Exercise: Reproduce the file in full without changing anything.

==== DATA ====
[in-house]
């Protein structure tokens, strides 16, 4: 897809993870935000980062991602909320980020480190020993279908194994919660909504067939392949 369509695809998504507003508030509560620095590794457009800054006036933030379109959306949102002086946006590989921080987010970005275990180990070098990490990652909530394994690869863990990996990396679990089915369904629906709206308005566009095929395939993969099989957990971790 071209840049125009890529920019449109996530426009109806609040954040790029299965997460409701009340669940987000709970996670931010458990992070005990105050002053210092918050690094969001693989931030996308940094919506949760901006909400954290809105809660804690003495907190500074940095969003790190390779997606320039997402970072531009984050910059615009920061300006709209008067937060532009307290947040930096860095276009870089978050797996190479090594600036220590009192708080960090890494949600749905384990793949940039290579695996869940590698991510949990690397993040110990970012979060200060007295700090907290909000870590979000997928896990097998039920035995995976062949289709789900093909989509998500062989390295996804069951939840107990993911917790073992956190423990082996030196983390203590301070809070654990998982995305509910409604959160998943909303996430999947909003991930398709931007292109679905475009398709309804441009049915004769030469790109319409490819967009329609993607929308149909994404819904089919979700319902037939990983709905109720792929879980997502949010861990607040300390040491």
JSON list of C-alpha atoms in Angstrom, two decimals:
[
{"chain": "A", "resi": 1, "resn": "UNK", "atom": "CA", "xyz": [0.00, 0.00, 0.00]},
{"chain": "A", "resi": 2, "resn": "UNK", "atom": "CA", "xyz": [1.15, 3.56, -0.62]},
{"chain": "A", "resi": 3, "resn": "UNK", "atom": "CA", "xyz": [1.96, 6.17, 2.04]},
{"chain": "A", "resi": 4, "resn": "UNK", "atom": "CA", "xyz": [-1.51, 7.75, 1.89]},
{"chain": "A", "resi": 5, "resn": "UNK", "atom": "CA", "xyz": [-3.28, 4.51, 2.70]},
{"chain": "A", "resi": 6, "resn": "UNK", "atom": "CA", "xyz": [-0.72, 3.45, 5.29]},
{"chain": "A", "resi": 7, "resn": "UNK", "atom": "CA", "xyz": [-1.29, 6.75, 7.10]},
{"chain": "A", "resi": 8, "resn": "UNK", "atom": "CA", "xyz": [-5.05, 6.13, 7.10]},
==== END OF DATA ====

[in-house]
């Protein structure tokens, strides 16, 4: 897809993870935000980062991602909320980020480190020993279908194994919660909504067939392949 369509695809998504507003508030509560620095590794457009800054006036933030379109959306949102002086946006590989921080987010970005275990180990070098990490990652909530394994690869863990990996990396679990089915369904629906709206308005566009095929395939993969099989957990971790 071209840049125009890529920019449109996530426009109806609040954040790029299965997460409701009340669940987000709970996670931010458990992070005990105050002053210092918050690094969001693989931030996308940094919506949760901006909400954290809105809660804690003495907190500074940095969003790190390779997606320039997402970072531009984050910059615009920061300006709209008067937060532009307290947040930096860095276009870089978050797996190479090594600036220590009192708080960090890494949600749905384990793949940039290579695996869940590698991510949990690397993040110990970012979060200060007295700090907290909000870590979000997928896990097998039920035995995976062949289709789900093909989509998500062989390295996804069951939840107990993911917790073992956190423990082996030196983390203590301070809070654990998982995305509910409604959160998943909303996430999947909003991930398709931007292109679905475009398709309804441009049915004769030469790109319409490819967009329609993607929308149909994404819904089919979700319902037939990983709905109720792929879980997502949010861990607040300390040491």
JSON list of C-alpha atoms in Angstrom, two decimals:
[
{"chain": "A", "resi": 1, "resn": "UNK", "atom": "CA", "xyz": [0.00, 0.00, 0.00]},
{"chain": "A", "resi": 2, "resn": "UNK", "atom": "CA", "xyz": [1.15, 3.56, -0.62]},
{"chain": "A", "resi": 3, "resn": "UNK", "atom": "CA", "xyz": [1.96, 6.17, 2.04]},
{"chain": "A", "resi": 4, "resn": "UNK", "atom": "CA", "xyz": [-1.51, 7.75, 1.89]},
{"chain": "A", "resi": 5, "resn": "UNK", "atom": "CA", "xyz": [-3.28, 4.51, 2.70]},
{"chain": "A", "resi": 6, "resn": "UNK", "atom": "CA", "xyz": [-0.72, 3.45, 5.29]},
{"chain": "A", "resi": 7, "resn": "UNK", "atom": "CA", "xyz": [-1.29, 6.75, 7.10]},
{"chain": "A", "resi": 8, "resn": "UNK", "atom": "CA", "xyz": [-5.05, 6.13, 7.10]},